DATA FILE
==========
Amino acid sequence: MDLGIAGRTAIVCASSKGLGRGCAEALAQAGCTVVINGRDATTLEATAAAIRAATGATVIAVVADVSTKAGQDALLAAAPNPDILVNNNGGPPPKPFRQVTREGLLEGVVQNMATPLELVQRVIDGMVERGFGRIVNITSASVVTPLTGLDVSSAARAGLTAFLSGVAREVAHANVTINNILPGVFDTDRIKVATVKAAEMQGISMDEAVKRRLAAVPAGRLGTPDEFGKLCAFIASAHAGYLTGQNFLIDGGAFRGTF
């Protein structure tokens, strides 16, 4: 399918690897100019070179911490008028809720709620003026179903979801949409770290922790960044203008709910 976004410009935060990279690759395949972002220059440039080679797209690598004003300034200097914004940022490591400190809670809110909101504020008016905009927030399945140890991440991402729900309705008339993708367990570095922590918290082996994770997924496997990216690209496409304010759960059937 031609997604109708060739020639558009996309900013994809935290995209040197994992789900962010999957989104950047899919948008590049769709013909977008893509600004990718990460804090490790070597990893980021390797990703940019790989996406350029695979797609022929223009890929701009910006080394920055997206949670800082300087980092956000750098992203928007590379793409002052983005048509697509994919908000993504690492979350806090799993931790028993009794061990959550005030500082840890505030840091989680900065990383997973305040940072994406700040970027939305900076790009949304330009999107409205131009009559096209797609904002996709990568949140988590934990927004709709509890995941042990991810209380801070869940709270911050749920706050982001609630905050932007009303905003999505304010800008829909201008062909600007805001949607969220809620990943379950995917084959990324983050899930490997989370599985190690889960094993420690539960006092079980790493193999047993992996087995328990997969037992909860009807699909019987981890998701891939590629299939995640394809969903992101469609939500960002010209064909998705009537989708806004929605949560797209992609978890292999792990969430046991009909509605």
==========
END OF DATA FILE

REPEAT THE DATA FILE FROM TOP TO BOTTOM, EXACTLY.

Amino acid sequence: MDLGIAGRTAIVCASSKGLGRGCAEALAQAGCTVVINGRDATTLEATAAAIRAATGATVIAVVADVSTKAGQDALLAAAPNPDILVNNNGGPPPKPFRQVTREGLLEGVVQNMATPLELVQRVIDGMVERGFGRIVNITSASVVTPLTGLDVSSAARAGLTAFLSGVAREVAHANVTINNILPGVFDTDRIKVATVKAAEMQGISMDEAVKRRLAAVPAGRLGTPDEFGKLCAFIASAHAGYLTGQNFLIDGGAFRGTF
């Protein structure tokens, strides 16, 4: 399918690897100019070179911490008028809720709620003026179903979801949409770290922790960044203008709910 976004410009935060990279690759395949972002220059440039080679797209690598004003300034200097914004940022490591400190809670809110909101504020008016905009927030399945140890991440991402729900309705008339993708367990570095922590918290082996994770997924496997990216690209496409304010759960059937 031609997604109708060739020639558009996309900013994809935290995209040197994992789900962010999957989104950047899919948008590049769709013909977008893509600004990718990460804090490790070597990893980021390797990703940019790989996406350029695979797609022929223009890929701009910006080394920055997206949670800082300087980092956000750098992203928007590379793409002052983005048509697509994919908000993504690492979350806090799993931790028993009794061990959550005030500082840890505030840091989680900065990383997973305040940072994406700040970027939305900076790009949304330009999107409205131009009559096209797609904002996709990568949140988590934990927004709709509890995941042990991810209380801070869940709270911050749920706050982001609630905050932007009303905003999505304010800008829909201008062909600007805001949607969220809620990943379950995917084959990324983050899930490997989370599985190690889960094993420690539960006092079980790493193999047993992996087995328990997969037992909860009807699909019987981890998701891939590629299939995640394809969903992101469609939500960002010209064909998705009537989708806004929605949560797209992609978890292999792990969430046991009909509605």